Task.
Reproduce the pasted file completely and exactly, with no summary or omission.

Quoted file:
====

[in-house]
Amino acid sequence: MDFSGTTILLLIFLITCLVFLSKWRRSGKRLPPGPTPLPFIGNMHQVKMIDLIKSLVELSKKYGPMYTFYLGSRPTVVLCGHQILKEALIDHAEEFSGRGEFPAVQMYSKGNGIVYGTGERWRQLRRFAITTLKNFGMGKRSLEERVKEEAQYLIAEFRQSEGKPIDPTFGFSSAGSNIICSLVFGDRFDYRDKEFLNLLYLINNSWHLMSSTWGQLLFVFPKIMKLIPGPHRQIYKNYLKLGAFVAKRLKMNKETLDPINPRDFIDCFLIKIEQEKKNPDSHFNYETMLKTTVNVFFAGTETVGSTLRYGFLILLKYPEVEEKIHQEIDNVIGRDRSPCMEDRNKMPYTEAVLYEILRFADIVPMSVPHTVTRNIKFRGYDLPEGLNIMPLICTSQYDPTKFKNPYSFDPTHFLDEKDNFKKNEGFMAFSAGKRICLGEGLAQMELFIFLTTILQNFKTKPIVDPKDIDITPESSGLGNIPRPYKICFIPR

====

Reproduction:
[in-house]
Amino acid sequence: MDFSGTTILLLIFLITCLVFLSKWRRSGKRLPPGPTPLPFIGNMHQVKMIDLIKSLVELSKKYGPMYTFYLGSRPTVVLCGHQILKEALIDHAEEFSGRGEFPAVQMYSKGNGIVYGTGERWRQLRRFAITTLKNFGMGKRSLEERVKEEAQYLIAEFRQSEGKPIDPTFGFSSAGSNIICSLVFGDRFDYRDKEFLNLLYLINNSWHLMSSTWGQLLFVFPKIMKLIPGPHRQIYKNYLKLGAFVAKRLKMNKETLDPINPRDFIDCFLIKIEQEKKNPDSHFNYETMLKTTVNVFFAGTETVGSTLRYGFLILLKYPEVEEKIHQEIDNVIGRDRSPCMEDRNKMPYTEAVLYEILRFADIVPMSVPHTVTRNIKFRGYDLPEGLNIMPLICTSQYDPTKFKNPYSFDPTHFLDEKDNFKKNEGFMAFSAGKRICLGEGLAQMELFIFLTTILQNFKTKPIVDPKDIDITPESSGLGNIPRPYKICFIPR